You see, this series explores different themes related to Biblical theology (which takes a doctrinal emphasis and seeks to explore what the Bible, or a particular Bible book or Biblical author, says about it, contrasted with systematic theology, which takes doctrines and tries to summarize the Biblical content into cohesive statements). I have benefited from many of the books in this series and this will be a helpful reference to have at one’s fingertips. For a summary of all the books in the series, visit Andy’s post. To start out with one of these books, I began reading Murray Harris’ Slave of Christ: A New Testament Metaphor for Total Devotion to Christ, printed in 1999. Enjoy!
Andy Naselli thinks so. In highlighting D. A. Carson’s introduction to the book Hearing God’s Word, written by Peter Adam, he quotes a section from Adam’s work in which the following question is asked: “What devices do we use to hear God’s Word today and yet avoid its intended impact?” The answer:
“We can best answer this in terms of different types of personality” (p. 171). (In the following quotation, Andy Naselli replaced bullet points with numbers [pp. 171–72]).
1. Emotional people can easily deflect the Word by turning the hearing of it into an emotional experience. This means that they can test the reality of the coming of the Word by means of testing its emotional impact, and then focus their response on that emotional experience. But once the emotion has passed, so has the Word.
2. Cerebral people can easily deflect the Word by turning the hearing of it into an intellectual exercise. They substitute understanding it for responding to it, fitting it into their theological grid so that it does not impact their lives.
3. Ministry people can easily deflect the Word by receiving it as a message to be passed on to others. They can always see the application to others, but not to themselves.
4. Practical people can easily deflect the impact of the Word of God by reducing it to something easy to understand and to do. They will have no time for anything not immediately relevant. They will reduce the Bible to a set of instructions for daily living, and develop a legalism that blunts the power of God’s Word.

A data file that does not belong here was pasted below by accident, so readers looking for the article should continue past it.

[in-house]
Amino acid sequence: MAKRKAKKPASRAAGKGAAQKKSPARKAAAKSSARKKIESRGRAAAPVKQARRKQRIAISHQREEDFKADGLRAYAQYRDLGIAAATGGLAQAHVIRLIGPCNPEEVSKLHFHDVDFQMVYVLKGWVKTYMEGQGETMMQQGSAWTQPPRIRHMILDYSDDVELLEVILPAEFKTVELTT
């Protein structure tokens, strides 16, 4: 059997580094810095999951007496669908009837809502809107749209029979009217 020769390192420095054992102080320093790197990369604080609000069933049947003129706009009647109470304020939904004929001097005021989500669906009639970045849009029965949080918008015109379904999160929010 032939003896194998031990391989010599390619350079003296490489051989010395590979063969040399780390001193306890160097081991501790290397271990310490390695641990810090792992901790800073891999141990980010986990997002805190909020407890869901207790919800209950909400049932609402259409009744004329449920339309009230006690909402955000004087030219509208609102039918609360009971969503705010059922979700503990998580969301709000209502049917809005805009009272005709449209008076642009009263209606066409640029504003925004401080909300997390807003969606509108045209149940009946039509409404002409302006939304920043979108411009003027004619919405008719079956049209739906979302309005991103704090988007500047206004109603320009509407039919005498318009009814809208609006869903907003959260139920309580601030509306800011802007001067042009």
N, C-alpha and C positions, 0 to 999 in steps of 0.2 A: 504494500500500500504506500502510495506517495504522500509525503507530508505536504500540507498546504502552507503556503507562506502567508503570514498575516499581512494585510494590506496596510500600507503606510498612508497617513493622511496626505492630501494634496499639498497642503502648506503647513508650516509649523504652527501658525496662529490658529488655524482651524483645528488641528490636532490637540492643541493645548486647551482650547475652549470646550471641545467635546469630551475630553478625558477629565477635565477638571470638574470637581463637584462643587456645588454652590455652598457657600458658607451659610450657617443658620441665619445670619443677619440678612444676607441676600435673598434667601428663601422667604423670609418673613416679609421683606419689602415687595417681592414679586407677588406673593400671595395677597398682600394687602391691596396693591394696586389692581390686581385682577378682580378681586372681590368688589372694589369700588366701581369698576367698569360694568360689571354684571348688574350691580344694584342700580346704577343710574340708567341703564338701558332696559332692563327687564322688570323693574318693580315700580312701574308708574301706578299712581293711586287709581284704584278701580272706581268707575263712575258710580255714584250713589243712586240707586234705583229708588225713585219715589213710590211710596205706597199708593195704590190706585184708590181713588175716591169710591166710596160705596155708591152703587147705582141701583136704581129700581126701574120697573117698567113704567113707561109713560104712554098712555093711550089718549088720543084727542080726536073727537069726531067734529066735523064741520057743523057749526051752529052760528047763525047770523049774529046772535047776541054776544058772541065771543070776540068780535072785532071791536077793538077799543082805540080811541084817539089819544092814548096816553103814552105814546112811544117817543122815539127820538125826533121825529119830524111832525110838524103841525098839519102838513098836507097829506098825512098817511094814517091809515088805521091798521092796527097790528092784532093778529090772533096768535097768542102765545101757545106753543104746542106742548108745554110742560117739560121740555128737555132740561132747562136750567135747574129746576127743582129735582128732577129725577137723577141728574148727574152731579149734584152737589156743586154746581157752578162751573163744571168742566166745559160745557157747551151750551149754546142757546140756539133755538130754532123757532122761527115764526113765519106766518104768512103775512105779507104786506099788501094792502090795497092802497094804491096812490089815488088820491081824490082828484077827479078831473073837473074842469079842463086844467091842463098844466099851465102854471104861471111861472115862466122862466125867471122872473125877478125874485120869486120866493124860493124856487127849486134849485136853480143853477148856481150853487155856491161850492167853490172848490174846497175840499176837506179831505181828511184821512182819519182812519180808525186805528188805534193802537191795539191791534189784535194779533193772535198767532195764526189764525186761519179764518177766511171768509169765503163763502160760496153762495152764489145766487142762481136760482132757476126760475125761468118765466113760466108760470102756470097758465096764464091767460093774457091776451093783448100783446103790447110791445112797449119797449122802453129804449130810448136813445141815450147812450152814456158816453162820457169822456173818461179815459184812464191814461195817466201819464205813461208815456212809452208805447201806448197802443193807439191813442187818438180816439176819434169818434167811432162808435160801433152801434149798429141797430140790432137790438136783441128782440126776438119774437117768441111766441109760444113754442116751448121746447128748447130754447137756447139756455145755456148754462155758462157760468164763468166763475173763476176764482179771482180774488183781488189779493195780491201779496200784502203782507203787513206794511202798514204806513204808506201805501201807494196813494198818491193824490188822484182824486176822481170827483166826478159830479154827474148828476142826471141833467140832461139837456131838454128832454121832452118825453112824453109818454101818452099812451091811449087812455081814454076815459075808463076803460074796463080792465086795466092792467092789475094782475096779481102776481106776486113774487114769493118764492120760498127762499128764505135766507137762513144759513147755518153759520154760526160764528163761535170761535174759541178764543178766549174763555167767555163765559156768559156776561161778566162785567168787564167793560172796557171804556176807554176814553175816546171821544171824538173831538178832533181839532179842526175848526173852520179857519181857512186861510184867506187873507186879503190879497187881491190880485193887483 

5. Superficial people will pay as much attention to the words of the Bible as to anything, and so will never be able to receive the words that can change them.
6. Reactionary people are those who always want to contradict what anyone has asserted about anything. They too will find that their habit of life makes it very difficult for them to receive the Word of God and let it bear fruit in their lives.
The conclusion (from the book p.172):
People use a God-given strength, but for the wrong purpose. It is good to be emotional, cerebral, ministry-minded and practical. It can even be useful to know how to avoid being overwhelmed by ideas, or how to critique what we hear. But these strengths can be used to avoid the impact of God’s words, and then they become great weaknesses.
It must also be the case that, in Western society, the massive increase in busyness must have a deleterious effect on our having time to hear God’s words; and the increase in the sheer quantity of words we hear every day must make it more difficult to focus on the Word of God.
In every age it has taken self-discipline to be able to hear what God is saying: though the particular pressures have varied, the central task remains the same. The Word of God addresses every part of us: mind, emotions, heart, intellect will, desires, fears, hopes, intentions, relationships and actions. No wonder hearing and obeying God’s Word is so demanding!
I found Naselli’s post of this so incredibly helpful. I don’t know where your particular temptation lies, but let’s not block the Bible with our weaknesses.